In the hardware implementations of the Advanced Encryption Standard (AES) algorithm, employing composite field arithmetic not only reduces the complexity but also enables deep subpipelining such that higher speed can be achieved. In addition, it is more efficient to employ composite field arithmetic only in the SubBytes transformation of the AES algorithm. Composite fields can be constructed by using different irreducible polynomials. Nevertheless, how the different constructions affect the complexity of the composite implementation of the SubBytes has not been analyzed in prior works. This brief presents 16 ways to construct the composite field GF(((22)2)2) for the AES algorithm. Analytical results are provided for the effects of the irreducible polynomial coefficients on the complexity of each involved subfield operation. In addition, for each construction, there exist eight isomorphic mappings that map the elements in GF(28) to those in composite fields. The complexities of these mappings vary. An efficient algorithm is proposed in this brief to find all isomorphic mappings. Based on the complexities of both the subfield operations and the isomorphic mappings, the optimum constructions of the composite field for the AES algorithm are selected to minimize gate count and critical path.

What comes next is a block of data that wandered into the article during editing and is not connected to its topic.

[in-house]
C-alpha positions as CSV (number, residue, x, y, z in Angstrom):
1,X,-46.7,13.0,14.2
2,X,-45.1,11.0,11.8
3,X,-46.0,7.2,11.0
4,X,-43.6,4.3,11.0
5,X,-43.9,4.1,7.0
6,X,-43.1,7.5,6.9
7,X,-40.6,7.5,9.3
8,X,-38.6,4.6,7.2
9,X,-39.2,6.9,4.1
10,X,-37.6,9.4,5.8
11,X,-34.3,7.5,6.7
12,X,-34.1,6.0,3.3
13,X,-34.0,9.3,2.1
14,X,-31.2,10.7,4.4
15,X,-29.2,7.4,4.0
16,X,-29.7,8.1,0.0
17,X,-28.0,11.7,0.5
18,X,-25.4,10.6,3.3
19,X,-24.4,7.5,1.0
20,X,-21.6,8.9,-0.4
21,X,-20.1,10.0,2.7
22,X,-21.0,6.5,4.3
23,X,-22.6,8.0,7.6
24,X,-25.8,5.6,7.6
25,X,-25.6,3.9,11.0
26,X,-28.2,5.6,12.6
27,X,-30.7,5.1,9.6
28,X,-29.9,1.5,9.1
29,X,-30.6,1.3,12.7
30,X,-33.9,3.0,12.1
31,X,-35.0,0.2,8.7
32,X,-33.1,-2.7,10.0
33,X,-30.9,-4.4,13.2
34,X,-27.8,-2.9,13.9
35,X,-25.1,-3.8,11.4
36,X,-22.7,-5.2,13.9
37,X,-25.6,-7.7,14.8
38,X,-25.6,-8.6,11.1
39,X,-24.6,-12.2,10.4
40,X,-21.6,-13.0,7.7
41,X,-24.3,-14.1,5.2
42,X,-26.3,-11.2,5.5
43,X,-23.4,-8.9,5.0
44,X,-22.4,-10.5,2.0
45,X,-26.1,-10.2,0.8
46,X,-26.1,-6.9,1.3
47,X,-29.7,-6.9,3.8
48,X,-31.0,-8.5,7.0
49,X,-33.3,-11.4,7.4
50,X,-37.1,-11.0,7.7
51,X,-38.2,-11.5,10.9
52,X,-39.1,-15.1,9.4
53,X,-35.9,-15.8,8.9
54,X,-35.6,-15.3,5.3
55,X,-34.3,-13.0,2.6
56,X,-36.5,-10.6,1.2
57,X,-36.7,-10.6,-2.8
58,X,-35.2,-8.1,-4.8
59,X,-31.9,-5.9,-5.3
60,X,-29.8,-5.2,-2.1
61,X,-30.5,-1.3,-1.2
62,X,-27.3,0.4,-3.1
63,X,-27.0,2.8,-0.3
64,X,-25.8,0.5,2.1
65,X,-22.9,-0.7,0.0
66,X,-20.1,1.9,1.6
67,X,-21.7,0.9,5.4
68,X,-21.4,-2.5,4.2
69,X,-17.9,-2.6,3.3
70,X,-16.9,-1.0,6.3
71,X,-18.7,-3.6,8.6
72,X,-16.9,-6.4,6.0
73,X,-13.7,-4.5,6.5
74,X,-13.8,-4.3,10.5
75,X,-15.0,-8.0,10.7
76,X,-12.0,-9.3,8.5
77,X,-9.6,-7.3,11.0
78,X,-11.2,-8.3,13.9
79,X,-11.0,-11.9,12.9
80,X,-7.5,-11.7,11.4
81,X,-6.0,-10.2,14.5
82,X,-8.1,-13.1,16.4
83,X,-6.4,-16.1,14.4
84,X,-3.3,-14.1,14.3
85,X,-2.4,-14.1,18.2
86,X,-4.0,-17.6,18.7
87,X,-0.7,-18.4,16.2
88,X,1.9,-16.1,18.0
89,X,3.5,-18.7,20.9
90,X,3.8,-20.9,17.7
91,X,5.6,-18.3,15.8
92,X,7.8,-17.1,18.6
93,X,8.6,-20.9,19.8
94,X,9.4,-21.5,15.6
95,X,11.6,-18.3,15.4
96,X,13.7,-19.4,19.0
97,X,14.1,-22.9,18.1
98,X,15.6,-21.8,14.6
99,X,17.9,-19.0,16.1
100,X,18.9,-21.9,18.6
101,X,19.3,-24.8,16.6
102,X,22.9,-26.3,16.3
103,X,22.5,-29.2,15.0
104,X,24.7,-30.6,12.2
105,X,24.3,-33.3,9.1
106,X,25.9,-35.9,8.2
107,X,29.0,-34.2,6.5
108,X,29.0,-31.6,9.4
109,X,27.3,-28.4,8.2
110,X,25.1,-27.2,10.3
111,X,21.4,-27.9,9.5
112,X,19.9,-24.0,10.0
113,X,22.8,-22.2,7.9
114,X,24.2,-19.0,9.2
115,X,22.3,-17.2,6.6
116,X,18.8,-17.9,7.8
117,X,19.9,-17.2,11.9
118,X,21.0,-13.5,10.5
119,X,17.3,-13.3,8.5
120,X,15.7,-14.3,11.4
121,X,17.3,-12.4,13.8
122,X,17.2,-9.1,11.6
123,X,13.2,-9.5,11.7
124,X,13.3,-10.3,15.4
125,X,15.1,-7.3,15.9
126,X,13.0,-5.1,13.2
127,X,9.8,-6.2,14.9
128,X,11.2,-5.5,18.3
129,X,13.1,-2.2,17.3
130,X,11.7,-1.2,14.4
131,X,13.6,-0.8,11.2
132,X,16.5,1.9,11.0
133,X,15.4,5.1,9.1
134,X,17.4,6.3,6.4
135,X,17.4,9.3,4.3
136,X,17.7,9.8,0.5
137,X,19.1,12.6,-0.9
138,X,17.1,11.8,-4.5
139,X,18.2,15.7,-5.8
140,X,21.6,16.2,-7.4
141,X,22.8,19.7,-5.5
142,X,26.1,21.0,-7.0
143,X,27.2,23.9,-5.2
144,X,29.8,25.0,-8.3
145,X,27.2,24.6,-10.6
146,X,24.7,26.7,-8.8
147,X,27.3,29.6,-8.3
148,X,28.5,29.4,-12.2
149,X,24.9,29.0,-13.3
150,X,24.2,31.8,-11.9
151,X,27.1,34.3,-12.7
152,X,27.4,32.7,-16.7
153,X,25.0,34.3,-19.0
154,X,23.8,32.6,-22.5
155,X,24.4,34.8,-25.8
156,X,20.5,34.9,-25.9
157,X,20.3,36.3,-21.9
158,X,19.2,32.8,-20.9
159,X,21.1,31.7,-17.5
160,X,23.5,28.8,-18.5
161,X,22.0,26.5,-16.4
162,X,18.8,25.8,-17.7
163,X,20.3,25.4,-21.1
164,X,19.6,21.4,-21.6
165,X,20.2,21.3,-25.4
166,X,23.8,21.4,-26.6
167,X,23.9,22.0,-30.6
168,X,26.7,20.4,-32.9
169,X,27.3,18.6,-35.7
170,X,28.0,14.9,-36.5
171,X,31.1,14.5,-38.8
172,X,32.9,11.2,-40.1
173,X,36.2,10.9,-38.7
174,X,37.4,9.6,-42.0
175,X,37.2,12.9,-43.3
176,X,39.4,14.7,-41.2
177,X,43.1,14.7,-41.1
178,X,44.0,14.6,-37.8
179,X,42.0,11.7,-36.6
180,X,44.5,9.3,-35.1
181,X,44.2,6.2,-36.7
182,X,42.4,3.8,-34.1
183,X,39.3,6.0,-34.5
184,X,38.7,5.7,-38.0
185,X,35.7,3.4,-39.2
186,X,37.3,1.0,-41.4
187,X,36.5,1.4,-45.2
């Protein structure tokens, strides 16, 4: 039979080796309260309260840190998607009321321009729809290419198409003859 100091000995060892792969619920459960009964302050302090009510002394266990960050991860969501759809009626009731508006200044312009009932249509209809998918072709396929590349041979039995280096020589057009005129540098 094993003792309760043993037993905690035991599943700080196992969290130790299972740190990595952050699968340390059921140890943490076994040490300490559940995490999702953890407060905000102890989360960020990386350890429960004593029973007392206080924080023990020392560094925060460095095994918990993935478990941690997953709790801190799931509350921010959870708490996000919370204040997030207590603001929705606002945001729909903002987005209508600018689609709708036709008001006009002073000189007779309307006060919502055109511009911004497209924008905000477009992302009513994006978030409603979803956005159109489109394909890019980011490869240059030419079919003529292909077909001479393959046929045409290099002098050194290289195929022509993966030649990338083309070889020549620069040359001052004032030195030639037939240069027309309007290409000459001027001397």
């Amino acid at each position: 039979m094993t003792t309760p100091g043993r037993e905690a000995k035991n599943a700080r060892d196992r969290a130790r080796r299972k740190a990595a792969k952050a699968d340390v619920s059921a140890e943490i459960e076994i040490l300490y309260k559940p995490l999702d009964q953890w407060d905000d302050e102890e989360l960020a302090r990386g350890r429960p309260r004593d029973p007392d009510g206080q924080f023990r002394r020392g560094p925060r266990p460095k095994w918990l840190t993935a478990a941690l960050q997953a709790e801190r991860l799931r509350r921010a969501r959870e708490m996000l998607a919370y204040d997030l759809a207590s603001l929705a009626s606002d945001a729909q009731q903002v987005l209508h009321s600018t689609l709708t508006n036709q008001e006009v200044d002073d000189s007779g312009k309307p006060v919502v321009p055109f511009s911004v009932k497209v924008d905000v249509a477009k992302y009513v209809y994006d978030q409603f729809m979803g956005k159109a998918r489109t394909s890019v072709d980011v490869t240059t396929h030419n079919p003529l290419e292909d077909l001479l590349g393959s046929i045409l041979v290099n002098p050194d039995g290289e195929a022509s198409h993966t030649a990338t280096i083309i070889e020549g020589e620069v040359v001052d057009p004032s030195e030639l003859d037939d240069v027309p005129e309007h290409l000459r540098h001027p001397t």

|Original language||English (US)|
|Number of pages||5|
|Journal||IEEE Transactions on Circuits and Systems II: Express Briefs|
|State||Published - Oct 2006|
Bibliographical noteFunding Information:
Manuscript received July 12, 2005; revised April 14, 2006. This work was supported by the Army Research Office under Grant W911NF-04-1-0272. This paper was recommended by Associate Editor C.-T. Lin.
- Advanced Encryption Standard (AES) algorithm
- composite field
- isomorphic mapping
- multiplicative inversion